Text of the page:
You can adjust ISO and white balance, and choose from 26 presets such as Macro, Indoor, Silhouette, Beauty Face and perhaps best of all, Smart Mode Suggest. When shooting in Smart Mode Suggest, you’re presented with different options for shooting a scene. It’s useful for those who want to take pictures but don’t want to bother too much with tinkering.

For those who don’t fear the tinkering though, Manual Mode allows you to change just about anything. Thanks to the Android connection, you can also opt to share photos through various apps and image editing software, thus adding another range of filters and effects.




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Smartphone review: Samsung Galaxy S4 Zoom

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Specs and Image Quality

The Samsung Galaxy S4 Zoom features a 16 megapixel BSI CMOS sensor with a Xenon flash. It features 24-240 mm lens with an aperture of f/3.1-6.3 with 10X optical zoom. The lens itself is 1/2.33 inch in size and has a maximum ISO rating of 3200. Meanwhile, on the smartphone front, a 4.3 inch, 960x540 Super AMOLED display acts as a viewfinder.

A dual core Exynos 4 4212 acts as the primary processor, and it features a Cortex A9 clocked at 1.5 GHz with 1.5 GB of RAM and a Mali-400 GPU. Internal storage is 8 GB but a microSDXC slot allows for 64 GB more space. NFC, Wi-Fi and Bluetooth along with 2G and 3G capability are all present.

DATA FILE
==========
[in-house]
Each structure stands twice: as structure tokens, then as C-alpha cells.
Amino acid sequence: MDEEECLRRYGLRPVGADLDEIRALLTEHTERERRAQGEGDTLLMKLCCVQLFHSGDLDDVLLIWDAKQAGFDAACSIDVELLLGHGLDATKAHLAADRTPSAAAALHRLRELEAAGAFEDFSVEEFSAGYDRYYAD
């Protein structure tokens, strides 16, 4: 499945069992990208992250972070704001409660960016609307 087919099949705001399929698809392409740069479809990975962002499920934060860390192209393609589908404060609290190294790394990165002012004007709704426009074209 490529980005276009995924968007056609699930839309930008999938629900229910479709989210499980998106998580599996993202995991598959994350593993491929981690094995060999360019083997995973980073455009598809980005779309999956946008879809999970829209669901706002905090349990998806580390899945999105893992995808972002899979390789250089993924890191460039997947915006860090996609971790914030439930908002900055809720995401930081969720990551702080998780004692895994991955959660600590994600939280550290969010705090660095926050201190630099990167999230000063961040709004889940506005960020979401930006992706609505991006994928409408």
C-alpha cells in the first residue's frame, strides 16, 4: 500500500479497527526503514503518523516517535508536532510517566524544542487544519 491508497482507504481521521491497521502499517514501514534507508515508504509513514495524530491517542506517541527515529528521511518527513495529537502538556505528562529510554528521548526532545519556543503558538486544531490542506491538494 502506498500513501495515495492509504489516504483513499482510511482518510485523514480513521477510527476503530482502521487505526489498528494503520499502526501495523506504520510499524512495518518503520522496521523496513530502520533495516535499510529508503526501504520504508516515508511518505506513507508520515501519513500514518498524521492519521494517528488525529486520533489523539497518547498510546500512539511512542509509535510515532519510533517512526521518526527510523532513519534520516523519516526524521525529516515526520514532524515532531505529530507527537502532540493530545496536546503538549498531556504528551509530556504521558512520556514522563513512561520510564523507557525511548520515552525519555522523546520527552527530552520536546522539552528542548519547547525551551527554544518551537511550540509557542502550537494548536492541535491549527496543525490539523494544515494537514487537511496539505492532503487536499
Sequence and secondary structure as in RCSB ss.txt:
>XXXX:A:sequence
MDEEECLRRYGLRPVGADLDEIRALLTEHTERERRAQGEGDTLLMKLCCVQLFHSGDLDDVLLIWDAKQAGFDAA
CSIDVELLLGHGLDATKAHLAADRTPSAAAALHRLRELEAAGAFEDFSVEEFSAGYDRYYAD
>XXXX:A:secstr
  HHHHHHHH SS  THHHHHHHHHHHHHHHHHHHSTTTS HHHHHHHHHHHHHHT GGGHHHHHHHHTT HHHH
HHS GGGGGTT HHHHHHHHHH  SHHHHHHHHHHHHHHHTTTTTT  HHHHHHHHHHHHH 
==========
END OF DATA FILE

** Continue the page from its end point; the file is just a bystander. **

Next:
Image quality leaves a lot to be desired. The zoom doesn't seem to function properly, ironic as it sounds, and altering it on the fly is not recommended. Shooting at the maximum ISO range sees a lot of noise when pictures are zoomed in, and the flash just doesn't illuminate pictures well enough.

Daylight pictures come across as overexposed at times, while nighttime pictures are underexposed. The device supports full HD recording at 30 frames per second, but the quality is underwhelming yet again when compared to most commercial point-and-shoot cameras, forget DSLRs in the same range.

It doesn't help that the hardware isn't as powerful as the Galaxy S4. This means lots of shutter lag, more time in opening the camera app and extra processing time when capturing images.

Battery life is also controlled by a 2330 mAh cell, which lasts a good few hours if you're shooting constantly and sharing images online. Don't count on being able to use the camera when the device is dying, as the device automatically blocks the camera function when battery life is low.




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Smartphone review: Samsung Galaxy S4 Zoom

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Verdict

The Samsung Galaxy S4 Zoom is in an awkward place. Unlike the Nokia Lumia 1020, it doesn't function as a competent smartphone or camera phone.

It doesn't measure up to typical point and shoot devices, and when it does, it comes off as far more expensive and less reliable. You could easily pick up a decent DSLR like the Fujifilm FinePix HS50EXR that features better zoom, image quality, video recording, build -- you name it.

In trying to please just about everyone, Samsung has come up short in every single department.

With the lowered price of the Samsung Galaxy S4, it's wiser to invest in the flagship device if you want a smartphone that takes halfway decent pics and still functions great.

Otherwise, stick with Fujifilm, Nikon and Canon for your advanced photography needs.